- Historic Sites
The Calumet Tragedy
When copper-country miners went on strike, the owners brought thugs from the slums of New York to northern Michigan. The struggle led to an event that killed a city.
April/May 1986 | Volume 37, Issue 3
After that there didn’t seem much left to strike for. When they buried the seventy-four victims of the Italian Hall disaster, Calumet started to die. The will of the miners was as broken as their spirits, and so was the union. On Sunday, April 13, the strike officially ended when the miners voted 3,104 to 1,636 to return to work. The next morning, hundreds of them turned in their union cards at the mine entrances.
After the funerals, miners started leaving Calumet by the trainload.
Almost overnight the union pulled up stakes and left town, heading to new organizing fields in Ohio and Pennsylvania. In 1916 the Western Federation, plagued by dwindling membership and eager to distance itself from the tragic violence of Calumet, changed its name to the International Union of Mine, Mill and Smelter Workers. But never again did it become a significant labor force, and in 1967 it was absorbed by the United Steelworkers.
For many of the strikers left behind in Calumet when the strike fizzled out in the spring of 1914, returning to the mines would have been an act of personal treason.
Trainloads began leaving the copper country, heading for the industrialized cities of Detroit, Cleveland, and Chicago. By mid-1914, when Henry Ford introduced the five-dollar-a-day wage, as many as 850 people were leaving Calumet each week. Big Annie Clemenec was among them. Her marriage broke up during the strike, and she fell in love with a fiery newspaper editor who had been dispatched to Calumet from Chicago to cover the copper war for a Slovanianlanguage paper. The editor-reporter, Fran Shavs, did more than file dispatches from the front lines. He became so strong a supporter of the miners that he held rallies, and it was while leading such protests that he became enamored of the tall, determined woman whose outspoken defiance had made her the strike’s most visible symbol.
In the spring of 1914 Annie left Calumet to join Shavs in Chicago, where they married. That summer, she gave birth to a daughter, Darwina, who had been conceived during the hectic days of the strike. “She never was the same after the tragedy of the strike and the Italian Hall,” says Annie’s brother, Frank Klobuchar. “She never forgave.” Klobuchar left Calumet himself in 1919 and went to live with his sister and her new husband for a year. “She didn’t like to talk about the strike and the Italian Hall disaster,” he said. “It was a real sore spot with her. But she always thought it was the Citizens Alliance that was responsible. She said, ‘I was there. I know what happened.’ You know how soldiers are about the war? How they saw such horrible things that they just won’t talk about it? Well, that’s how Annie was. She didn’t want to talk about it.”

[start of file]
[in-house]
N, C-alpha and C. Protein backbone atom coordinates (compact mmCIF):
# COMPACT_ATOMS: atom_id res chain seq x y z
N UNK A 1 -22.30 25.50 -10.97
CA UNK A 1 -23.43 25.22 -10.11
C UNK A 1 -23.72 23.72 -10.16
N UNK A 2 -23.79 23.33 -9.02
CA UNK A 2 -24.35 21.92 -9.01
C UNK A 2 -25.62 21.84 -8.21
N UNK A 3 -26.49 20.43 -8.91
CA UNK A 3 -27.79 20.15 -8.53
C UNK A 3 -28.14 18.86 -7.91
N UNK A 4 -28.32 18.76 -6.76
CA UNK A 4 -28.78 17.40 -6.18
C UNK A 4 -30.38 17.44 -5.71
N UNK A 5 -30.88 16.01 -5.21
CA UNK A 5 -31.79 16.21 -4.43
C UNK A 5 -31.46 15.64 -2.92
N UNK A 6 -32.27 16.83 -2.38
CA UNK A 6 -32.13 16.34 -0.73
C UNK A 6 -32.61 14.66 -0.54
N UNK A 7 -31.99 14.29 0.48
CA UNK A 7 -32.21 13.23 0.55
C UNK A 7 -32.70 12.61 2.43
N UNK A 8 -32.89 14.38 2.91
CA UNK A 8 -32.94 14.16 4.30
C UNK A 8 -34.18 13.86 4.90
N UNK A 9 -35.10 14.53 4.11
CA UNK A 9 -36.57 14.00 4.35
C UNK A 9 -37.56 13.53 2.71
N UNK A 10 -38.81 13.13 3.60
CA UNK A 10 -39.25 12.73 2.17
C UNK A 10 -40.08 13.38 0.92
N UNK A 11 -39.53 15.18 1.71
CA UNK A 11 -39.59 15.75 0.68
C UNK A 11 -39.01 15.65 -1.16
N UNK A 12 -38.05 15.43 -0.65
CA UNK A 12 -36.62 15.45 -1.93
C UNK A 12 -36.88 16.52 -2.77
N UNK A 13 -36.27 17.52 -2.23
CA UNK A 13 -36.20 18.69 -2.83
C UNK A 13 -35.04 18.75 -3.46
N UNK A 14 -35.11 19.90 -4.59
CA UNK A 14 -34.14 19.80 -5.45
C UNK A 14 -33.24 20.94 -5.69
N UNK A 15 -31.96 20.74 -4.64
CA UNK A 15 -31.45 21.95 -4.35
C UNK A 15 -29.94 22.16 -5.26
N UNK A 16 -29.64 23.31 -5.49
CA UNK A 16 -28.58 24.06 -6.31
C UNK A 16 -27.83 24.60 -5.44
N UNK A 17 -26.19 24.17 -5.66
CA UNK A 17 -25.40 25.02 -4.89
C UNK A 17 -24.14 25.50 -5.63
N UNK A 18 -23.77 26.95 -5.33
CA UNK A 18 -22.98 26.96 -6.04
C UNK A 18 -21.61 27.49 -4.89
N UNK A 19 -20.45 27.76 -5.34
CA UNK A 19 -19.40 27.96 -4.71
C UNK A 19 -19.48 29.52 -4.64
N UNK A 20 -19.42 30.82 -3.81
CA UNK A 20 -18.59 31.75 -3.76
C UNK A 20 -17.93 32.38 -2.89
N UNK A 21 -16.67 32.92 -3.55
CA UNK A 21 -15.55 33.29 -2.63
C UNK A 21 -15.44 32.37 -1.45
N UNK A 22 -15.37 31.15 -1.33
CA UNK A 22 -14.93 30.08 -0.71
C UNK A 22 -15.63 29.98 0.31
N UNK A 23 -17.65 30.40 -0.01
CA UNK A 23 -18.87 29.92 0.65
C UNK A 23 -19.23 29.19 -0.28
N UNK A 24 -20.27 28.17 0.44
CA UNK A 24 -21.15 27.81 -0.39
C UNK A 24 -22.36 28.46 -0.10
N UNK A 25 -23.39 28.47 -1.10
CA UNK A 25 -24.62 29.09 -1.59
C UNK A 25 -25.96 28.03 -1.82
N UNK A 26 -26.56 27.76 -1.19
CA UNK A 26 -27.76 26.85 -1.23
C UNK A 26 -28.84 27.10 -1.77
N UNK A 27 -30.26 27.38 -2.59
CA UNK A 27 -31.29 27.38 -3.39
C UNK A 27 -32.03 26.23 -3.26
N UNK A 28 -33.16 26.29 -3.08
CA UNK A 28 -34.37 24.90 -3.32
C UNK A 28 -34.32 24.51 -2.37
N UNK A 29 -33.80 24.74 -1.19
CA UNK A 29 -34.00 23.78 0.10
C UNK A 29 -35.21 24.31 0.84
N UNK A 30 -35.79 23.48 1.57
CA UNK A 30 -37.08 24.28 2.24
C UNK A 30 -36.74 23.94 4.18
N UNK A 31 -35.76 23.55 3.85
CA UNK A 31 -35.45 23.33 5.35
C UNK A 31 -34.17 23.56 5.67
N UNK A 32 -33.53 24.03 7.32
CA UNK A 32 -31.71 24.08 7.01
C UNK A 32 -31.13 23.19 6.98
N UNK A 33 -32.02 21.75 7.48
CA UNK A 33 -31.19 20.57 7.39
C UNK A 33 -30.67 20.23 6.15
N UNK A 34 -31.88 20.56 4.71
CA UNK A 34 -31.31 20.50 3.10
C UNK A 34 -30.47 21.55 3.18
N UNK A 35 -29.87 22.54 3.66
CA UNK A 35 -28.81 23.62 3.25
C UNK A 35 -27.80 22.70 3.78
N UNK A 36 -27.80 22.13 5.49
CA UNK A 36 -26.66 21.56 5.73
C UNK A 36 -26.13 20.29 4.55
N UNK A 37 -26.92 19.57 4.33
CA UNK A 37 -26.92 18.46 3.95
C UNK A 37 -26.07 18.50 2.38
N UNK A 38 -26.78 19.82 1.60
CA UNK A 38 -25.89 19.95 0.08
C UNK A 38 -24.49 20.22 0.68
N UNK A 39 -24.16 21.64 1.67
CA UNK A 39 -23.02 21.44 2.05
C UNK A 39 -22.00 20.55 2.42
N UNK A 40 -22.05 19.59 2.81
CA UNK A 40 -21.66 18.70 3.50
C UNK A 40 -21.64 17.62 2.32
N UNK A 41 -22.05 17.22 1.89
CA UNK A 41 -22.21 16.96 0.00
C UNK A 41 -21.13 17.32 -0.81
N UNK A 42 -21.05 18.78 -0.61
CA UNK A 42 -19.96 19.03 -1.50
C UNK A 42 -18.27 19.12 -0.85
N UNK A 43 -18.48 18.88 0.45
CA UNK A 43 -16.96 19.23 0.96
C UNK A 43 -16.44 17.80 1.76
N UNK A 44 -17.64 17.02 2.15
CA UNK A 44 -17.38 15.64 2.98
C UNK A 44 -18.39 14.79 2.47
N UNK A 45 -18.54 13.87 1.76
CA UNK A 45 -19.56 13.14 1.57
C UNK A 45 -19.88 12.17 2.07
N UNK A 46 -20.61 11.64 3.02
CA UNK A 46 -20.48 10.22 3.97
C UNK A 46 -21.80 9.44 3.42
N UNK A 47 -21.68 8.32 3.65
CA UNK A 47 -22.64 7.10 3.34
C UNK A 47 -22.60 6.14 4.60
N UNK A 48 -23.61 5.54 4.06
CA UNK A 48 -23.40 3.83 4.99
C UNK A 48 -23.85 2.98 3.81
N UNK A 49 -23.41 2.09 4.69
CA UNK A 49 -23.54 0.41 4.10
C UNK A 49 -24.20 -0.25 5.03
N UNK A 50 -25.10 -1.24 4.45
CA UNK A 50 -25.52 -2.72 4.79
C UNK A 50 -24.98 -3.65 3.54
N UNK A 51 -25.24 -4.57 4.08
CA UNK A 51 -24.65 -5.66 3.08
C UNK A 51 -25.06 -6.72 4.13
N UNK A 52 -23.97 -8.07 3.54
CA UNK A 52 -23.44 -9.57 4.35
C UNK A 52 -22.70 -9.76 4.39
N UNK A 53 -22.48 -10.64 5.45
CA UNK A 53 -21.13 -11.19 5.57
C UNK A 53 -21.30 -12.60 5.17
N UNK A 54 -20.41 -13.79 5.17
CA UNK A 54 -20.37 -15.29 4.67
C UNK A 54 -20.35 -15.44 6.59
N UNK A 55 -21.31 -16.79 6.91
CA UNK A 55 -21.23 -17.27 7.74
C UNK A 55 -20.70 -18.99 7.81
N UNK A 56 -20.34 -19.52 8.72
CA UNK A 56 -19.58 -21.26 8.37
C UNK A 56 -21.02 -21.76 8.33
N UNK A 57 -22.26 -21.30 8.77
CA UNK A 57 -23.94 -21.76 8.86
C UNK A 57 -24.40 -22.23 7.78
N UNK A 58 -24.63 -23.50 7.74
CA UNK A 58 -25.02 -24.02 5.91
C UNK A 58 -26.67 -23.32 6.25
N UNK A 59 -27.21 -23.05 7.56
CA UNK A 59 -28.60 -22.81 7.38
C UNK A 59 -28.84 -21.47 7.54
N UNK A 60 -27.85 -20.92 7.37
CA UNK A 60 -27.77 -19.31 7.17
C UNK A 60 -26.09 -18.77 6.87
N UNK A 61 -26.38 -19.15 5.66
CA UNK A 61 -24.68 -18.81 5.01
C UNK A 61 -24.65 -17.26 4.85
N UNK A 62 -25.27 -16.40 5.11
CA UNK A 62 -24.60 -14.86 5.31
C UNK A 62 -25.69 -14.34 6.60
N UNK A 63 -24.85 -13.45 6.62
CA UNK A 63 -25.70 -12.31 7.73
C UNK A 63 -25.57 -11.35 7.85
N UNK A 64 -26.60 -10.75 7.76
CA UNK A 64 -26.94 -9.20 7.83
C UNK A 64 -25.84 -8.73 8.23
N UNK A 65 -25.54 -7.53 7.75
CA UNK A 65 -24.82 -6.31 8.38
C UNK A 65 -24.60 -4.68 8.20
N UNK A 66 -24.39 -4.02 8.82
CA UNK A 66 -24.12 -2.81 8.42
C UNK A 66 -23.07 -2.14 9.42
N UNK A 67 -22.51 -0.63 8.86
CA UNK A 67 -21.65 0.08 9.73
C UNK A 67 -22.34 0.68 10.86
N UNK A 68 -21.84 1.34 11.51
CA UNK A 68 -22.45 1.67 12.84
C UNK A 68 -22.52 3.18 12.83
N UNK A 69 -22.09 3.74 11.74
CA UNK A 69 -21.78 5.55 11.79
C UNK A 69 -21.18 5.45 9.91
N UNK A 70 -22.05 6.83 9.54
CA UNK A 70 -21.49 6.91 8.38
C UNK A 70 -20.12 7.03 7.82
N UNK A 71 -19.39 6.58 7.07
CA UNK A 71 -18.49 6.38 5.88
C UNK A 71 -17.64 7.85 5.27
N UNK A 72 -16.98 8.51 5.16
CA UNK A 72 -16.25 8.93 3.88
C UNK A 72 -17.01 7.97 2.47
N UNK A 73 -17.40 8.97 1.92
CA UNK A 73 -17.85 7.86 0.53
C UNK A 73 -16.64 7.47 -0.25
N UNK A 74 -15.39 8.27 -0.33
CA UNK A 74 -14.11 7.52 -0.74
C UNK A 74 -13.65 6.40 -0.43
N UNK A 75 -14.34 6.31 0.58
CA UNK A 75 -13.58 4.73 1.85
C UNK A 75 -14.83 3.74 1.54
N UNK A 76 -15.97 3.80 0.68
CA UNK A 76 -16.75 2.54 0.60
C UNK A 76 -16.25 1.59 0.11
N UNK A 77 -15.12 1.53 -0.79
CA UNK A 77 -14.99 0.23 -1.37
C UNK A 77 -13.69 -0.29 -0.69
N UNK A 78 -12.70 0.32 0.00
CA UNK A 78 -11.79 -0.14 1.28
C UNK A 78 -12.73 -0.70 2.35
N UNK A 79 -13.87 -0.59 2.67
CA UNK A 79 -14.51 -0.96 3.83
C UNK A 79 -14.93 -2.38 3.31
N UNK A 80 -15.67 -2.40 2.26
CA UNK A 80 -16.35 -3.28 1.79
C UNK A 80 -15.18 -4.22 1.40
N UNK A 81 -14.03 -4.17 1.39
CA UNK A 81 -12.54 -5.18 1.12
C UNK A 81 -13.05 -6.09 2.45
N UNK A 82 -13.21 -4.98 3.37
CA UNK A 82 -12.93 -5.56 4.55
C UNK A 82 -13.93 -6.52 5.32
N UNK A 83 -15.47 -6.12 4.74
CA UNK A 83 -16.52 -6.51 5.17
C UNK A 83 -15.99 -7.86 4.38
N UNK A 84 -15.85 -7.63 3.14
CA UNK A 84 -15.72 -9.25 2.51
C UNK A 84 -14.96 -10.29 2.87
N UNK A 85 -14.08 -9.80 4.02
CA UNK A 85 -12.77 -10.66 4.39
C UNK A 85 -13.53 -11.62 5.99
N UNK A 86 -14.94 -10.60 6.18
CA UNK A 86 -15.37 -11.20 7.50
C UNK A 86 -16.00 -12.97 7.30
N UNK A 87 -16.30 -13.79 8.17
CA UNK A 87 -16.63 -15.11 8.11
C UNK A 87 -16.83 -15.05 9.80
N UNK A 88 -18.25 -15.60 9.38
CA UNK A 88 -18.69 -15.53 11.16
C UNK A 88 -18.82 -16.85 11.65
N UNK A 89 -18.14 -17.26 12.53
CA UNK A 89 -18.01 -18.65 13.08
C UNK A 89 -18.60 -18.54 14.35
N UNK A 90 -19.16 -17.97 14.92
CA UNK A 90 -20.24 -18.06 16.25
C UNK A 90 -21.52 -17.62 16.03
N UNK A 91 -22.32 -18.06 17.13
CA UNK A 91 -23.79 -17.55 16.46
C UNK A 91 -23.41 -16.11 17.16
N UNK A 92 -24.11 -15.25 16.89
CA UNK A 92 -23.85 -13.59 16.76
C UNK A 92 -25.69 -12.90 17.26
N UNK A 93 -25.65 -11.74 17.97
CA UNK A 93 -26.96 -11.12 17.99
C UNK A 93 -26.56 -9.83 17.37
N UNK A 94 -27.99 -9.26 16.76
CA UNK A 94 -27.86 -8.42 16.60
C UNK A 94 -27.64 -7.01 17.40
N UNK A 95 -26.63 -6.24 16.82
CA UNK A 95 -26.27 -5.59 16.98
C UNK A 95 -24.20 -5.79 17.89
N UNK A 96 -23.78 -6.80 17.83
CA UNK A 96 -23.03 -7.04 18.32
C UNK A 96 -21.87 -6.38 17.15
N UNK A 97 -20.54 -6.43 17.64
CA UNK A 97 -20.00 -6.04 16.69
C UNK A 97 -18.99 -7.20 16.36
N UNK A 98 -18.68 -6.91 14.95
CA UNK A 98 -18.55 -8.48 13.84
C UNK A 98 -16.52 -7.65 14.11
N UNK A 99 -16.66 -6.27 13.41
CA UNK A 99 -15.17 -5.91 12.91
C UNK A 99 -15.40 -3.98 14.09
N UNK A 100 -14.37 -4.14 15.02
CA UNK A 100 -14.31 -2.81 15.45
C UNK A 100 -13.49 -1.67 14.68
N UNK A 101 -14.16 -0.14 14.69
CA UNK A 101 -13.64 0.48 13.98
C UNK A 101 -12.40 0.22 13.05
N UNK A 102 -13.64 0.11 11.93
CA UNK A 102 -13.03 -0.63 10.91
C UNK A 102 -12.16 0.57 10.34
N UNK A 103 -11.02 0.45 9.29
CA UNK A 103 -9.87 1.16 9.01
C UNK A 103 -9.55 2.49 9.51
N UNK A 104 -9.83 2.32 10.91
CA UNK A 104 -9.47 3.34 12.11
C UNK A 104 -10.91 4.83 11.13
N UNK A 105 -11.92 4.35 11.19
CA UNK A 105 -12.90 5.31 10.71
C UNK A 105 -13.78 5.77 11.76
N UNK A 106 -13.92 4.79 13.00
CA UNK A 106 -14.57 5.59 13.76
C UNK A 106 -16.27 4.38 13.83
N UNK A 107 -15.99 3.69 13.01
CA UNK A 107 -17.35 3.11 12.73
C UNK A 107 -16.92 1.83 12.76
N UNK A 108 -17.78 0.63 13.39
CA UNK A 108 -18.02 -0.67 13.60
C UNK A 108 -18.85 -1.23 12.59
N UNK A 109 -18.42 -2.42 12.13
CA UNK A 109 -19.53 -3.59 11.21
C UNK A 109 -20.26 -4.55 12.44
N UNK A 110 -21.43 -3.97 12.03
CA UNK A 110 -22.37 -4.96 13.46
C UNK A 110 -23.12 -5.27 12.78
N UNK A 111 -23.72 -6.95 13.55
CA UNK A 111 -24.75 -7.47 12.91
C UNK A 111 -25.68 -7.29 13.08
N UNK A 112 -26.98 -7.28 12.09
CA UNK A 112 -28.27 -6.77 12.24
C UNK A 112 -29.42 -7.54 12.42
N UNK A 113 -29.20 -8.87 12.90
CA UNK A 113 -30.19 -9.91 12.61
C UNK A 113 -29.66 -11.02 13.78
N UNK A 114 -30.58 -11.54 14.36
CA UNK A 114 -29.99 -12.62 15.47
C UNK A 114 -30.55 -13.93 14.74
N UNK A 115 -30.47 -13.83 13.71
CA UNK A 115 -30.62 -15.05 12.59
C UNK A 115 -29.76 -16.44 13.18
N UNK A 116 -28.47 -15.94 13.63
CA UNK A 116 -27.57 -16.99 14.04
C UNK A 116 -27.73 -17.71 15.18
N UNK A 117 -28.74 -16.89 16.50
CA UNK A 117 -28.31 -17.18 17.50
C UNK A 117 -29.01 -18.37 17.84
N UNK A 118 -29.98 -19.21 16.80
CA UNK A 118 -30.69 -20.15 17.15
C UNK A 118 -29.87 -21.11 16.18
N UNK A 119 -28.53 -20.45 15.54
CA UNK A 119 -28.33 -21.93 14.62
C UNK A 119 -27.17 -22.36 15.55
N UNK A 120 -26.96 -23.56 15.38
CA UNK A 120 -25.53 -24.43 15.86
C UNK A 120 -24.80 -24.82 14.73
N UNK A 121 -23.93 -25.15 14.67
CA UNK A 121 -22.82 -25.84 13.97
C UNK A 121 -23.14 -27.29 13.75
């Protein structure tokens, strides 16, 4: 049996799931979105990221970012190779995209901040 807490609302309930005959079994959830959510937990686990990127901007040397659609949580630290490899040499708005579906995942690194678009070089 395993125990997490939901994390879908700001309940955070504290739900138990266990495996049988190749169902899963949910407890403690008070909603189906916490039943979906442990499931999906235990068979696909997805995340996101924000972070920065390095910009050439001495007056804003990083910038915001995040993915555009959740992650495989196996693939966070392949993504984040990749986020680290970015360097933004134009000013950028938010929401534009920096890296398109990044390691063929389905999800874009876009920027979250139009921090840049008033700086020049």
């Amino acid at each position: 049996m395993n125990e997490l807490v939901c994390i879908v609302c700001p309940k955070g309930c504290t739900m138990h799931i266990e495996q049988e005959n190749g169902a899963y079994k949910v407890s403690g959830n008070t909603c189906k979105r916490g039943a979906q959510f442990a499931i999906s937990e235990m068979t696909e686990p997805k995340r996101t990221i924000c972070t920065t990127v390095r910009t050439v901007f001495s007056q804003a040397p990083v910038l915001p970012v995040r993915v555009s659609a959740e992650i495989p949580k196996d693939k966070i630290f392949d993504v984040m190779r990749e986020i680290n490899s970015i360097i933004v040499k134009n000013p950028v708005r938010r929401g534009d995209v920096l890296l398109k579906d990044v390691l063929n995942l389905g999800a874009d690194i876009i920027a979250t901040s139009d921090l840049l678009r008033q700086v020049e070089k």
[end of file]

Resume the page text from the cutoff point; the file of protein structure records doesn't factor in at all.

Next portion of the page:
In Chicago during the twenties and thirties, Annie worked eighteen-hour days, holding down two jobs at different hat-making companies. She died there in the summer of 1956 at the age of sixty-eight.
For the one-industry town of Calumet, there was a brief spurt of false prosperity as World War I increased the demand for copper, but an oversupply in the world market soon ended it. In 1921 Calumet and Hecla shut down most of its Michigan operations for almost a year. When the mines reopened, they operated at only 50 percent of capacity. Copper prices kept dropping through the Depression years, and World War II didn’t help: fixed prices kept wages and profits low. In 1968, after years of decline, the Calumet and Hecla Mining Company closed its last mine in the copper country.
In 1980 a proclamation from the governor of Michigan declared June 17 Annie Clemence Day, and a Resolution of Tribute was issued by the state legislature. A portrait of Big Annie, holding her flag, was hung in the state capitol, and she was inducted as the first member of the Michigan Women’s Hall of Fame.
Last year in Calumet the Italian Hall building was demolished. Lake View Cemetery, where most of the seventy-four Christmas Eve victims were buried, now contains more than twenty-nine thousand graves. And nine hundred people presently live in Calumet.